NEW YORK -- The NFL will allow advertising for Las Vegas on game telecasts this postseason, including the Super Bowl.
Under the modified policy, tourist destinations that allow gambling, such as Las Vegas, Reno or Lake Tahoe in Nevada, will now be permitted to advertise during NFL games from Jan. 4, 2010, to Feb. 28, 2010. After that, the league will determine whether to extend the new rules into next season or go back to the old ones banning such ads.
The NFL regular season ends Jan. 3. The Super Bowl is scheduled for Feb. 7 in Miami.
The league will still prohibit ads for specific hotels, casinos and other institutions. Also, the new ads may not contain any gambling references or imagery.
NFL spokesman Brian McCarthy said the NFL considers it "a reasonable modification of our policy that still protects our interests."
"We notified our network partners that we will not object to ads airing during our games for any tourism destination, including Las Vegas," McCarthy added.
Content of the ads must comply with the networks' standards and practices and also meet NFL standards for a mass audience.
The NFL has blocked attempts by Las Vegas to advertise on the Super Bowl, not wanting any association with gambling in commercials. In 2004, tourism officials in Las Vegas bought Super Bowl ad time from CBS affiliates instead of the network.
"We were not pleased and we let CBS know," McCarthy said then.
Under the policy modification, ads for Las Vegas tourism with pictures of golf, swimming pools and entertainers would be permitted. An ad with footage of slot machines, dice, cards or a wide shot of the Las Vegas strip and casinos would not be permitted.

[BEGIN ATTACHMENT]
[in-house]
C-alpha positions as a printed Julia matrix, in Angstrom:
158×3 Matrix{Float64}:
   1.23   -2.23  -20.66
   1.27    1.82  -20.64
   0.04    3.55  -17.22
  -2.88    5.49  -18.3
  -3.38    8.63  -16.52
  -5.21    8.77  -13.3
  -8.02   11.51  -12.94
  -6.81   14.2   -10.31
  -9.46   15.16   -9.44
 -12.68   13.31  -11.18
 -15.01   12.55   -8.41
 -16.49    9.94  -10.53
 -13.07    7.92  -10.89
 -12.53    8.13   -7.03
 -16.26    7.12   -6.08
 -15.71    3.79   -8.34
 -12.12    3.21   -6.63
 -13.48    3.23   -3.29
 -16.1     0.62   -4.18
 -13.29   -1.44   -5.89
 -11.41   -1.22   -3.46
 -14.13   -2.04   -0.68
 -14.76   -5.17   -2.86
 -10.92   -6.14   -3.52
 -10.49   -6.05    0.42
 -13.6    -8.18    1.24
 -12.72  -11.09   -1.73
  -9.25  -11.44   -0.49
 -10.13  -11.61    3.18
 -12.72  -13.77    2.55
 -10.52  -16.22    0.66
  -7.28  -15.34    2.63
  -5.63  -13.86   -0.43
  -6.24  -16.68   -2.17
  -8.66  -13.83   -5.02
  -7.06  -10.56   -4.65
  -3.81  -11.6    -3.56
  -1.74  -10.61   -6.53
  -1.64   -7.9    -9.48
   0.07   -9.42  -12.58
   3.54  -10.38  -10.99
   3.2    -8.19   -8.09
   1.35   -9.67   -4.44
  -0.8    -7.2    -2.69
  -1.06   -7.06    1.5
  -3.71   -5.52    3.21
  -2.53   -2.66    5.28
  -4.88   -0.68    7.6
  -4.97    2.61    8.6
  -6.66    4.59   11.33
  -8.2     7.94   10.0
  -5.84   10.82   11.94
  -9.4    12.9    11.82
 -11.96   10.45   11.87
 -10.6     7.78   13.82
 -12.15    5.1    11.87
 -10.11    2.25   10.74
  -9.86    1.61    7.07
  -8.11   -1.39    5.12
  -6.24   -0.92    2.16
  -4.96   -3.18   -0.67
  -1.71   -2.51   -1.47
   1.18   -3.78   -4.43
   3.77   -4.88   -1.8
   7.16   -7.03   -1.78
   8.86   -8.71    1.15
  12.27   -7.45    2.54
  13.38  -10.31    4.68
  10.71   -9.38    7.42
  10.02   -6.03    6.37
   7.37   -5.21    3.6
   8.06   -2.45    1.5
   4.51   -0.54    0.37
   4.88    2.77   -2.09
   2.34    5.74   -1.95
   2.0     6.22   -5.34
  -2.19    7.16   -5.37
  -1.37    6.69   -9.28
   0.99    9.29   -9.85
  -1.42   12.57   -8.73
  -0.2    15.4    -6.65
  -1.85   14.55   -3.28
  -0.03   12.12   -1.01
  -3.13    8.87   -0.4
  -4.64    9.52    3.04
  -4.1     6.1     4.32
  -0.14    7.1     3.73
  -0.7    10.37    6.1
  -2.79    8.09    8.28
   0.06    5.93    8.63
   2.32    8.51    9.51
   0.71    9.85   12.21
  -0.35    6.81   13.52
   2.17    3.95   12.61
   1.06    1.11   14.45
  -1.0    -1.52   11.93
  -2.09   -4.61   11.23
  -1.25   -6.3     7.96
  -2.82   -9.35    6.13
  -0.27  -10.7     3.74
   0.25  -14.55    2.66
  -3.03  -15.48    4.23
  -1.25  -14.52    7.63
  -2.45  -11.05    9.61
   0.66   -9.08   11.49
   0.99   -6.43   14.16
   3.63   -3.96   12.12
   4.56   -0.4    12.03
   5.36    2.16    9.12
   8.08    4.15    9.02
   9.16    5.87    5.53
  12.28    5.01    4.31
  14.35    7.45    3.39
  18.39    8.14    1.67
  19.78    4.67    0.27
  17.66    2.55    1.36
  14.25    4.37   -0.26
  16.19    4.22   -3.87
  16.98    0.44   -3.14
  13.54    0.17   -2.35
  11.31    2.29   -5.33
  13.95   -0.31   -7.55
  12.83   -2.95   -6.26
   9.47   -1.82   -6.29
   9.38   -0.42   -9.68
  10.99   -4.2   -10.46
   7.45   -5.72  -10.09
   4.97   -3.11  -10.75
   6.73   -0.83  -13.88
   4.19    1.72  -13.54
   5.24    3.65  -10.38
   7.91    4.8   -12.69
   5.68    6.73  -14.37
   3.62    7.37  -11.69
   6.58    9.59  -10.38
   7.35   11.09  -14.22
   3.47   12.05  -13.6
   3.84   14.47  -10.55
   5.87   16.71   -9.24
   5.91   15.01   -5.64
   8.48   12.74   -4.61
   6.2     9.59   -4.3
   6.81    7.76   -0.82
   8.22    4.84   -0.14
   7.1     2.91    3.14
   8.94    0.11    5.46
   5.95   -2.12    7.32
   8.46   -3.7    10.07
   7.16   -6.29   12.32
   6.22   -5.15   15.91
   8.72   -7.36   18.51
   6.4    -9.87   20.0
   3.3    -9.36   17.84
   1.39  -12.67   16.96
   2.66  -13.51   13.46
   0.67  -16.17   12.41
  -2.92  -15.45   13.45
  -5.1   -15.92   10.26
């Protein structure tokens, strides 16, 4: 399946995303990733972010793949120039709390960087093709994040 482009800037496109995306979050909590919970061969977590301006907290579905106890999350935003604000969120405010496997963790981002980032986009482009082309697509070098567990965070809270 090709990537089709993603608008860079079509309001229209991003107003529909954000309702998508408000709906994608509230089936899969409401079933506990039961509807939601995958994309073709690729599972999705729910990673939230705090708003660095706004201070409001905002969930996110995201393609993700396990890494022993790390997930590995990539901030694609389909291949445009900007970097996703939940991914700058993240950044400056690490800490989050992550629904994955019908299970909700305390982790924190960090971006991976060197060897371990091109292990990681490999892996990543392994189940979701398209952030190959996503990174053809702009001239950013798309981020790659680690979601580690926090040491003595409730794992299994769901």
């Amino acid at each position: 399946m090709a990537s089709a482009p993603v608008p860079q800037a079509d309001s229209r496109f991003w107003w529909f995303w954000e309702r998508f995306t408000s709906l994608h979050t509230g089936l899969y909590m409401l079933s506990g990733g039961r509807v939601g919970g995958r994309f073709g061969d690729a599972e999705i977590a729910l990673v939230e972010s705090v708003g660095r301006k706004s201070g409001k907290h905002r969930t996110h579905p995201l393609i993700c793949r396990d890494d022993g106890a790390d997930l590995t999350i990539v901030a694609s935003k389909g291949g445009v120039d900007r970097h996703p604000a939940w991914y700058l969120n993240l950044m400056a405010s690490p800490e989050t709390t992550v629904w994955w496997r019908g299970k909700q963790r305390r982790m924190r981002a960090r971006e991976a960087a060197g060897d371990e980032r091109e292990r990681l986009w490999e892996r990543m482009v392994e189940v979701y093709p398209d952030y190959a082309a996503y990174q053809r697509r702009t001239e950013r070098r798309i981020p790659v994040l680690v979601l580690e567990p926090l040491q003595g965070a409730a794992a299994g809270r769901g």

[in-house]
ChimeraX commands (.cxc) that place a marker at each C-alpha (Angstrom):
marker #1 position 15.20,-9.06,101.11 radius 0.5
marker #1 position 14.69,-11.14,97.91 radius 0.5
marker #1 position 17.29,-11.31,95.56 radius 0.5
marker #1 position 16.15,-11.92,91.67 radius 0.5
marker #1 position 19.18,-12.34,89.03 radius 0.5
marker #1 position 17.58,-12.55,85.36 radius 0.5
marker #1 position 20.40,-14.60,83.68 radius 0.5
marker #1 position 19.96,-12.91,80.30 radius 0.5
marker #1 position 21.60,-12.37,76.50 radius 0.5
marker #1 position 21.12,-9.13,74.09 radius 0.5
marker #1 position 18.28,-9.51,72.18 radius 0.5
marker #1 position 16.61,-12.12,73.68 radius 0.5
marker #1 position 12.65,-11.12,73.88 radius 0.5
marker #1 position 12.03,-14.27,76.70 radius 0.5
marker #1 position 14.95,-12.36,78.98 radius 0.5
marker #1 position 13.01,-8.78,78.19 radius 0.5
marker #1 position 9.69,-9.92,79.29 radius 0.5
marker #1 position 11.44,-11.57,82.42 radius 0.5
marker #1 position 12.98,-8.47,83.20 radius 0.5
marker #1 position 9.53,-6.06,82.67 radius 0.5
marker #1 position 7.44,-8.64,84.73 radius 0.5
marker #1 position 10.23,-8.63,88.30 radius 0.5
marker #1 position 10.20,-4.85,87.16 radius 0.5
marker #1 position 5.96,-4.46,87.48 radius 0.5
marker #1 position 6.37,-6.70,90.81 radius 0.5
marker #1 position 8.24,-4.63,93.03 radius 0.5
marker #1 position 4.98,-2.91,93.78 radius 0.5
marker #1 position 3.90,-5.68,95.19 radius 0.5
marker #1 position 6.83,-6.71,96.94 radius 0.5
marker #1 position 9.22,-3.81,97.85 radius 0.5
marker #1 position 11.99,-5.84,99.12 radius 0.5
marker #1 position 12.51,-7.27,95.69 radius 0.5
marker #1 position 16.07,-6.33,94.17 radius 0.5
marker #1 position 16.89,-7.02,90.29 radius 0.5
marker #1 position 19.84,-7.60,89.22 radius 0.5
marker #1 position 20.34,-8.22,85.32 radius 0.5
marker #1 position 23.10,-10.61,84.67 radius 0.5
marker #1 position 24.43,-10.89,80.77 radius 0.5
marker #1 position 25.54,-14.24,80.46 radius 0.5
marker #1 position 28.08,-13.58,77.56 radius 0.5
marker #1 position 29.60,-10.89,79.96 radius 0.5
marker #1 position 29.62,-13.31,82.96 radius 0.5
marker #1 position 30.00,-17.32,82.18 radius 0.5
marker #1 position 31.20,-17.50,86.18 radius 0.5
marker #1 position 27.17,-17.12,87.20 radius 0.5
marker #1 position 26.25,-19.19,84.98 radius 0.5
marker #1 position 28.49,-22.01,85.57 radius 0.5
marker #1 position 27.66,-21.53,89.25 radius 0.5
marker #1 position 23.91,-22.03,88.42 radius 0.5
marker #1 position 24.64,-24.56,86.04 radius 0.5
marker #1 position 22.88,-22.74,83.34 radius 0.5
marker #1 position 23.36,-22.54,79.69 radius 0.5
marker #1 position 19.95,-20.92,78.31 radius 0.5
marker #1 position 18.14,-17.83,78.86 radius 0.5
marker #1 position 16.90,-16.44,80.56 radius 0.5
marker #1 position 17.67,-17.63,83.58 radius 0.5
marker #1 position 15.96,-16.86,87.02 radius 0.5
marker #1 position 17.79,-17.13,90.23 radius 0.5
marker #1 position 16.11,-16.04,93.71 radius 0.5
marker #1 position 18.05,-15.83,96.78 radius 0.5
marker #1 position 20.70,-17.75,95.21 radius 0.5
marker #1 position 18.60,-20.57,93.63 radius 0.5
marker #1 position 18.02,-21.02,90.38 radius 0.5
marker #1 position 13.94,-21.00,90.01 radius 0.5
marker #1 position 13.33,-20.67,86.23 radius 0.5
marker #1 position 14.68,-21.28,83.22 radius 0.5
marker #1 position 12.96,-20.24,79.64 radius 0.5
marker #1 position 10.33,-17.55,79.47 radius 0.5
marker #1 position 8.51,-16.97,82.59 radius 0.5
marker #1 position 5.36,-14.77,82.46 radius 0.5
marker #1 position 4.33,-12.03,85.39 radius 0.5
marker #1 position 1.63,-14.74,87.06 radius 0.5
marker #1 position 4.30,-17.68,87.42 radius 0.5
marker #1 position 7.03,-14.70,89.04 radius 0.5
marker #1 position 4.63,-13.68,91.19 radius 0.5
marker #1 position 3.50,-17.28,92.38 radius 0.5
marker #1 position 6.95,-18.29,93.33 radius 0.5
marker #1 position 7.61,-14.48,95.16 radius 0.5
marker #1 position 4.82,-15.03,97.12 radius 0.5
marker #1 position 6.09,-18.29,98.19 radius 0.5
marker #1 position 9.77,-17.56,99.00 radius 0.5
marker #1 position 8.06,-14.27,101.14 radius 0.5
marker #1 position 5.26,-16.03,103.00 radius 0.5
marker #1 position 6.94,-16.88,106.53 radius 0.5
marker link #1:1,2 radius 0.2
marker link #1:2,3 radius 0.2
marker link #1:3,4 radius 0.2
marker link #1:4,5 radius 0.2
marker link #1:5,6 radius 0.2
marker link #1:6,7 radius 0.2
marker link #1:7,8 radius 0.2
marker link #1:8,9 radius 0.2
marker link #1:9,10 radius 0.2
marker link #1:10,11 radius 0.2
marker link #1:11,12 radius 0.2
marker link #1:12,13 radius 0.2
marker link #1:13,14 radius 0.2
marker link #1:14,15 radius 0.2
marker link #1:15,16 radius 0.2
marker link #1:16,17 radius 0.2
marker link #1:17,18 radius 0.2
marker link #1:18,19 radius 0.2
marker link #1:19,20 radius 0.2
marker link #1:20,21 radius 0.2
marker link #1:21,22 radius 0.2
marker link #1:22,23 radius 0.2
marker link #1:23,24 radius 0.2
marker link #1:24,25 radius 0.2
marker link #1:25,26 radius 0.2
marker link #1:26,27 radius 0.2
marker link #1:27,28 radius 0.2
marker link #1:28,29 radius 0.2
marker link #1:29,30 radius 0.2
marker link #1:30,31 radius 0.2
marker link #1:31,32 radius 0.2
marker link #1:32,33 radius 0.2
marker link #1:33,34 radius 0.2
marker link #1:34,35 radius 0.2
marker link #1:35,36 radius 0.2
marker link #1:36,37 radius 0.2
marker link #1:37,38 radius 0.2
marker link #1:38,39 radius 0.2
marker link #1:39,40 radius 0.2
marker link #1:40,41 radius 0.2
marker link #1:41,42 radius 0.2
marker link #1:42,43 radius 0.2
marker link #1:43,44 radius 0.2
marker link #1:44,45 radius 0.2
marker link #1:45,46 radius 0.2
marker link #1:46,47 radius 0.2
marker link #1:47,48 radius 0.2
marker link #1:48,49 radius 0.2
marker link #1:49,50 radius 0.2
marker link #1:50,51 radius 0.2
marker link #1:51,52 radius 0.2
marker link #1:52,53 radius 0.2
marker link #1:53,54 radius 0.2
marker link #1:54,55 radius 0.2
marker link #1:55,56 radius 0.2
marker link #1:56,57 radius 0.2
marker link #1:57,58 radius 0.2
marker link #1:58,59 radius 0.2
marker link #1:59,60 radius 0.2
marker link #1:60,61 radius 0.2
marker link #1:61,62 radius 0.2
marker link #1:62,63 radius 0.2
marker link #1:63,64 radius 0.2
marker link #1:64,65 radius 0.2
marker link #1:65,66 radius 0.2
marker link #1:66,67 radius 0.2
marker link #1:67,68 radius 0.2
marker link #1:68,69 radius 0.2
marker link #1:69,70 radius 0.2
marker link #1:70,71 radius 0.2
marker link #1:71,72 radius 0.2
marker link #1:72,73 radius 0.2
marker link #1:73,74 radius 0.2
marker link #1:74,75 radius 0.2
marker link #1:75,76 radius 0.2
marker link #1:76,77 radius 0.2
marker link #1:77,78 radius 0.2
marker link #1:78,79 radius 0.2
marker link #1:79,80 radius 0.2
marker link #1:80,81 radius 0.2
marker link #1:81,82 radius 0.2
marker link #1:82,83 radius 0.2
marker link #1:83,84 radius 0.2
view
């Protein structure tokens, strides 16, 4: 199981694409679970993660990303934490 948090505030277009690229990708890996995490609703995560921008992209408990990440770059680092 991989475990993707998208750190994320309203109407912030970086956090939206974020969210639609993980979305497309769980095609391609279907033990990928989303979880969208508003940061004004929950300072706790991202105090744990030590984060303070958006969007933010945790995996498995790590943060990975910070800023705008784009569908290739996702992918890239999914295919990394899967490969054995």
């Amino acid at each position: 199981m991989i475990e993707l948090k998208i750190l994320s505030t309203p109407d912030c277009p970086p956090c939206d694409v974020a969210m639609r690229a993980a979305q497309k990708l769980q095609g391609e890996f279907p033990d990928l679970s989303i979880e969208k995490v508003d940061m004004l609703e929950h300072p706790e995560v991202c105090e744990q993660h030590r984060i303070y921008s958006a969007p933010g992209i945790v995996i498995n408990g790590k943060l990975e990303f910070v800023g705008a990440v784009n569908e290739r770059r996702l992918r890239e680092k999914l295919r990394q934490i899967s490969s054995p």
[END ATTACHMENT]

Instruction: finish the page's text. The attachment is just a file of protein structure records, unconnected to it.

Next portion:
Howard Lefkowitz, president and CEO of travel Web site Vegas.com, said his company planned to place ads during the playoffs and possibly the Super Bowl.
"We're very excited about this window of opportunity," he said. "NFL fans come to Vegas and Vegas fans are NFL fans."
Rossi Ralenkotter, chief executive of the Las Vegas Convention and Visitors Authority, said it would evaluate available advertising slots and its budget and try to place ads.
"It's a great development for the destination. This is going to be a key avenue and opportunity for us to target the NFL market," Ralenkotter said. "We've always had the belief that we should be given the opportunity to advertise during regular-season games in the NFL, as well as postseason and the Super Bowl."
The agency, a public-private partnership funded in part by Las Vegas casino-resorts, spends about $85 million per year on advertising. Ads from its popular "What happens in Vegas, stays in Vegas" campaign would still be banned under the modified policy.